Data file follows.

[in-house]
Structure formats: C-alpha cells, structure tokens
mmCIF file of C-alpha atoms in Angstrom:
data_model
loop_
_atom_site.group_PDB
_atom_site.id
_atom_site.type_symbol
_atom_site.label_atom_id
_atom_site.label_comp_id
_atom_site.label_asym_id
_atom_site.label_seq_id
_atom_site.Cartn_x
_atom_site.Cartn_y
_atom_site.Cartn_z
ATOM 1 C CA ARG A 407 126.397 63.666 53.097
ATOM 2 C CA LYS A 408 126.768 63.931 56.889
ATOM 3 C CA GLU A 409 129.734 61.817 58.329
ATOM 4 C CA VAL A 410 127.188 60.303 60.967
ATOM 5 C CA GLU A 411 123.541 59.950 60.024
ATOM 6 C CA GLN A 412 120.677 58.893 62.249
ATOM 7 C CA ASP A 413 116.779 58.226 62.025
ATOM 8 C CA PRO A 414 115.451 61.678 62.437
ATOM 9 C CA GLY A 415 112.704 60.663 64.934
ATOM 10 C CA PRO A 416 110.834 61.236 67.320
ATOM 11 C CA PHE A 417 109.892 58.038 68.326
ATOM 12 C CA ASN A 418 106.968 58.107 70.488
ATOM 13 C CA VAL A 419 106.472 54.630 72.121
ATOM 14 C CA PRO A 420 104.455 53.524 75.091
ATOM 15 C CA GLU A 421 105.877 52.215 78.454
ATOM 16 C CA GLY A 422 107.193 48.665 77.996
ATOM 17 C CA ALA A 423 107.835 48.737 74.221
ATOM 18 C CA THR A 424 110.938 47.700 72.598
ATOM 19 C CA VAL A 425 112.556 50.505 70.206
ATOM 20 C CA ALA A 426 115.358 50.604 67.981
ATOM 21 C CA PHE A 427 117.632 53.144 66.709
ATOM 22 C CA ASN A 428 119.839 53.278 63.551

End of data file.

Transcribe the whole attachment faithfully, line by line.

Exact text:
[in-house]
Structure formats: C-alpha cells, structure tokens
mmCIF file of C-alpha atoms in Angstrom:
data_model
loop_
_atom_site.group_PDB
_atom_site.id
_atom_site.type_symbol
_atom_site.label_atom_id
_atom_site.label_comp_id
_atom_site.label_asym_id
_atom_site.label_seq_id
_atom_site.Cartn_x
_atom_site.Cartn_y
_atom_site.Cartn_z
ATOM 1 C CA ARG A 407 126.397 63.666 53.097
ATOM 2 C CA LYS A 408 126.768 63.931 56.889
ATOM 3 C CA GLU A 409 129.734 61.817 58.329
ATOM 4 C CA VAL A 410 127.188 60.303 60.967
ATOM 5 C CA GLU A 411 123.541 59.950 60.024
ATOM 6 C CA GLN A 412 120.677 58.893 62.249
ATOM 7 C CA ASP A 413 116.779 58.226 62.025
ATOM 8 C CA PRO A 414 115.451 61.678 62.437
ATOM 9 C CA GLY A 415 112.704 60.663 64.934
ATOM 10 C CA PRO A 416 110.834 61.236 67.320
ATOM 11 C CA PHE A 417 109.892 58.038 68.326
ATOM 12 C CA ASN A 418 106.968 58.107 70.488
ATOM 13 C CA VAL A 419 106.472 54.630 72.121
ATOM 14 C CA PRO A 420 104.455 53.524 75.091
ATOM 15 C CA GLU A 421 105.877 52.215 78.454
ATOM 16 C CA GLY A 422 107.193 48.665 77.996
ATOM 17 C CA ALA A 423 107.835 48.737 74.221
ATOM 18 C CA THR A 424 110.938 47.700 72.598
ATOM 19 C CA VAL A 425 112.556 50.505 70.206
ATOM 20 C CA ALA A 426 115.358 50.604 67.981
ATOM 21 C CA PHE A 427 117.632 53.144 66.709
ATOM 22 C CA ASN A 428 119.839 53.278 63.551